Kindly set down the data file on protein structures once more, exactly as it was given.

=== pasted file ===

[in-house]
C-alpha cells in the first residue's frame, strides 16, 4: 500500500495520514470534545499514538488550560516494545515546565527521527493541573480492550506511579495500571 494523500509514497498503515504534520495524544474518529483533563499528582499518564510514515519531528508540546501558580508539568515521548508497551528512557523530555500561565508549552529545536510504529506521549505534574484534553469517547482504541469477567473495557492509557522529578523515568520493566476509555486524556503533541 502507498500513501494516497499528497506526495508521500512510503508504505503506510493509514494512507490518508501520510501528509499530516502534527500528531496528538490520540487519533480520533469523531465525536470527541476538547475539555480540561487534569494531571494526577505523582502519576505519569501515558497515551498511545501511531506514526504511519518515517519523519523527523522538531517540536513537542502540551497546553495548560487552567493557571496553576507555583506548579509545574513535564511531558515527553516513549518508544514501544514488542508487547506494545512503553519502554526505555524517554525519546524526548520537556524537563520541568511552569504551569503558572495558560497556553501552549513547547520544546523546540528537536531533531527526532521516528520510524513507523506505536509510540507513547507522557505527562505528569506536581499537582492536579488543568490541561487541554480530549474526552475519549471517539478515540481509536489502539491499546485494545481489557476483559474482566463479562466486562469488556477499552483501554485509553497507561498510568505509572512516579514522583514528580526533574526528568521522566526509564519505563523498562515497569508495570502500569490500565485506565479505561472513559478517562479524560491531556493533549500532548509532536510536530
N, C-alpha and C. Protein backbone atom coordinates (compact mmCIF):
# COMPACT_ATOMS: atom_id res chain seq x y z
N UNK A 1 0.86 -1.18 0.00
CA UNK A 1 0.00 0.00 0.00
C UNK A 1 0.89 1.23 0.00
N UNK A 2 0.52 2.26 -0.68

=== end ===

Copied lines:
[in-house]
C-alpha cells in the first residue's frame, strides 16, 4: 500500500495520514470534545499514538488550560516494545515546565527521527493541573480492550506511579495500571 494523500509514497498503515504534520495524544474518529483533563499528582499518564510514515519531528508540546501558580508539568515521548508497551528512557523530555500561565508549552529545536510504529506521549505534574484534553469517547482504541469477567473495557492509557522529578523515568520493566476509555486524556503533541 502507498500513501494516497499528497506526495508521500512510503508504505503506510493509514494512507490518508501520510501528509499530516502534527500528531496528538490520540487519533480520533469523531465525536470527541476538547475539555480540561487534569494531571494526577505523582502519576505519569501515558497515551498511545501511531506514526504511519518515517519523519523527523522538531517540536513537542502540551497546553495548560487552567493557571496553576507555583506548579509545574513535564511531558515527553516513549518508544514501544514488542508487547506494545512503553519502554526505555524517554525519546524526548520537556524537563520541568511552569504551569503558572495558560497556553501552549513547547520544546523546540528537536531533531527526532521516528520510524513507523506505536509510540507513547507522557505527562505528569506536581499537582492536579488543568490541561487541554480530549474526552475519549471517539478515540481509536489502539491499546485494545481489557476483559474482566463479562466486562469488556477499552483501554485509553497507561498510568505509572512516579514522583514528580526533574526528568521522566526509564519505563523498562515497569508495570502500569490500565485506565479505561472513559478517562479524560491531556493533549500532548509532536510536530
N, C-alpha and C. Protein backbone atom coordinates (compact mmCIF):
# COMPACT_ATOMS: atom_id res chain seq x y z
N UNK A 1 0.86 -1.18 0.00
CA UNK A 1 0.00 0.00 0.00
C UNK A 1 0.89 1.23 0.00
N UNK A 2 0.52 2.26 -0.68